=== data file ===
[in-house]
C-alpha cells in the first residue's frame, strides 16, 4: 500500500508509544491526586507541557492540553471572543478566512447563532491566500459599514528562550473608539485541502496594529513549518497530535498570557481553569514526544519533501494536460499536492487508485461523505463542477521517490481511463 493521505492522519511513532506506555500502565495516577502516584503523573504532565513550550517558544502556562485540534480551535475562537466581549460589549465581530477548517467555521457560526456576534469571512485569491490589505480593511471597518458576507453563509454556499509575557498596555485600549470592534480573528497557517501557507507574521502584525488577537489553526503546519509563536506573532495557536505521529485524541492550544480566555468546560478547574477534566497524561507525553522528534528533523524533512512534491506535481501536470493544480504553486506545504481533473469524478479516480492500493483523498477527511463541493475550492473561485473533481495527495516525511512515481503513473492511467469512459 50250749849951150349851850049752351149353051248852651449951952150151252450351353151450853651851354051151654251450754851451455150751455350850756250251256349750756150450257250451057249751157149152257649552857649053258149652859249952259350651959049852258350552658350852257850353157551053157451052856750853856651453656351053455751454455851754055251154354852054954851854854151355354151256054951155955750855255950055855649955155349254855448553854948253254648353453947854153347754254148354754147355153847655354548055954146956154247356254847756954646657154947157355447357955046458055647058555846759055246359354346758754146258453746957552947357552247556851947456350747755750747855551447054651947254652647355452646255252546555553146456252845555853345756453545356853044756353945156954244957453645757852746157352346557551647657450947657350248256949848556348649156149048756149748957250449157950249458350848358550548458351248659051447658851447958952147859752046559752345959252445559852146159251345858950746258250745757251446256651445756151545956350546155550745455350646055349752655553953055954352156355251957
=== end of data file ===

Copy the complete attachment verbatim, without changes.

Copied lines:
[in-house]
C-alpha cells in the first residue's frame, strides 16, 4: 500500500508509544491526586507541557492540553471572543478566512447563532491566500459599514528562550473608539485541502496594529513549518497530535498570557481553569514526544519533501494536460499536492487508485461523505463542477521517490481511463 493521505492522519511513532506506555500502565495516577502516584503523573504532565513550550517558544502556562485540534480551535475562537466581549460589549465581530477548517467555521457560526456576534469571512485569491490589505480593511471597518458576507453563509454556499509575557498596555485600549470592534480573528497557517501557507507574521502584525488577537489553526503546519509563536506573532495557536505521529485524541492550544480566555468546560478547574477534566497524561507525553522528534528533523524533512512534491506535481501536470493544480504553486506545504481533473469524478479516480492500493483523498477527511463541493475550492473561485473533481495527495516525511512515481503513473492511467469512459 50250749849951150349851850049752351149353051248852651449951952150151252450351353151450853651851354051151654251450754851451455150751455350850756250251256349750756150450257250451057249751157149152257649552857649053258149652859249952259350651959049852258350552658350852257850353157551053157451052856750853856651453656351053455751454455851754055251154354852054954851854854151355354151256054951155955750855255950055855649955155349254855448553854948253254648353453947854153347754254148354754147355153847655354548055954146956154247356254847756954646657154947157355447357955046458055647058555846759055246359354346758754146258453746957552947357552247556851947456350747755750747855551447054651947254652647355452646255252546555553146456252845555853345756453545356853044756353945156954244957453645757852746157352346557551647657450947657350248256949848556348649156149048756149748957250449157950249458350848358550548458351248659051447658851447958952147859752046559752345959252445559852146159251345858950746258250745757251446256651445756151545956350546155550745455350646055349752655553953055954352156355251957